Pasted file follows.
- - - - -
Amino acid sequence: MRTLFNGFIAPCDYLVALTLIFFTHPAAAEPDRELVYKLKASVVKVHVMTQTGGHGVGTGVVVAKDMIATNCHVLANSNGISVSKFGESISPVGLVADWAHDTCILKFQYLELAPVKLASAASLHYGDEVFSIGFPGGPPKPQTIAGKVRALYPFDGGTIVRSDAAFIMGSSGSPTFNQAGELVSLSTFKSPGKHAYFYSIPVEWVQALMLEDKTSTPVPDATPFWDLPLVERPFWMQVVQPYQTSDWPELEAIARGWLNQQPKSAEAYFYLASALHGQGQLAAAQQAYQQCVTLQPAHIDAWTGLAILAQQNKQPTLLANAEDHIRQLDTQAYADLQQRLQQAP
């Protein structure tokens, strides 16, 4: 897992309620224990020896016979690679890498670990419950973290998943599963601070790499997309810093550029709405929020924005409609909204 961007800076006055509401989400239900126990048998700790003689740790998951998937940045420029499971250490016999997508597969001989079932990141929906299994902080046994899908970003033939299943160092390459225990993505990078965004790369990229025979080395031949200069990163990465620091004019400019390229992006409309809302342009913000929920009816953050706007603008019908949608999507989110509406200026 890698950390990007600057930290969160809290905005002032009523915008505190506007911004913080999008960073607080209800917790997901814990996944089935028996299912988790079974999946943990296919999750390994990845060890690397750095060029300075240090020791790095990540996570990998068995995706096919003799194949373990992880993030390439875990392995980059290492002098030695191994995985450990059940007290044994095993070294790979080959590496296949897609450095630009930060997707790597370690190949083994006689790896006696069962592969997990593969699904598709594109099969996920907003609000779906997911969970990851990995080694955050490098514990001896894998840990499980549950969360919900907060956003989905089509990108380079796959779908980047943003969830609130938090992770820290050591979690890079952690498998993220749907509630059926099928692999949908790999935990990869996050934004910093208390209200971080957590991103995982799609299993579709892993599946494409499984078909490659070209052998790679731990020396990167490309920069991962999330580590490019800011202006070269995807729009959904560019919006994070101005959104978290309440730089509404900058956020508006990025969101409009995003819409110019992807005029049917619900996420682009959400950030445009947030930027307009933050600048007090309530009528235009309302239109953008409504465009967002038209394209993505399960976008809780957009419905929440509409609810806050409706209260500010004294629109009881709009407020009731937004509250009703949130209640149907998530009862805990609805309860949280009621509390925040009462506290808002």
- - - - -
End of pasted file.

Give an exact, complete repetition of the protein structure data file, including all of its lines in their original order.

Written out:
Amino acid sequence: MRTLFNGFIAPCDYLVALTLIFFTHPAAAEPDRELVYKLKASVVKVHVMTQTGGHGVGTGVVVAKDMIATNCHVLANSNGISVSKFGESISPVGLVADWAHDTCILKFQYLELAPVKLASAASLHYGDEVFSIGFPGGPPKPQTIAGKVRALYPFDGGTIVRSDAAFIMGSSGSPTFNQAGELVSLSTFKSPGKHAYFYSIPVEWVQALMLEDKTSTPVPDATPFWDLPLVERPFWMQVVQPYQTSDWPELEAIARGWLNQQPKSAEAYFYLASALHGQGQLAAAQQAYQQCVTLQPAHIDAWTGLAILAQQNKQPTLLANAEDHIRQLDTQAYADLQQRLQQAP
């Protein structure tokens, strides 16, 4: 897992309620224990020896016979690679890498670990419950973290998943599963601070790499997309810093550029709405929020924005409609909204 961007800076006055509401989400239900126990048998700790003689740790998951998937940045420029499971250490016999997508597969001989079932990141929906299994902080046994899908970003033939299943160092390459225990993505990078965004790369990229025979080395031949200069990163990465620091004019400019390229992006409309809302342009913000929920009816953050706007603008019908949608999507989110509406200026 890698950390990007600057930290969160809290905005002032009523915008505190506007911004913080999008960073607080209800917790997901814990996944089935028996299912988790079974999946943990296919999750390994990845060890690397750095060029300075240090020791790095990540996570990998068995995706096919003799194949373990992880993030390439875990392995980059290492002098030695191994995985450990059940007290044994095993070294790979080959590496296949897609450095630009930060997707790597370690190949083994006689790896006696069962592969997990593969699904598709594109099969996920907003609000779906997911969970990851990995080694955050490098514990001896894998840990499980549950969360919900907060956003989905089509990108380079796959779908980047943003969830609130938090992770820290050591979690890079952690498998993220749907509630059926099928692999949908790999935990990869996050934004910093208390209200971080957590991103995982799609299993579709892993599946494409499984078909490659070209052998790679731990020396990167490309920069991962999330580590490019800011202006070269995807729009959904560019919006994070101005959104978290309440730089509404900058956020508006990025969101409009995003819409110019992807005029049917619900996420682009959400950030445009947030930027307009933050600048007090309530009528235009309302239109953008409504465009967002038209394209993505399960976008809780957009419905929440509409609810806050409706209260500010004294629109009881709009407020009731937004509250009703949130209640149907998530009862805990609805309860949280009621509390925040009462506290808002």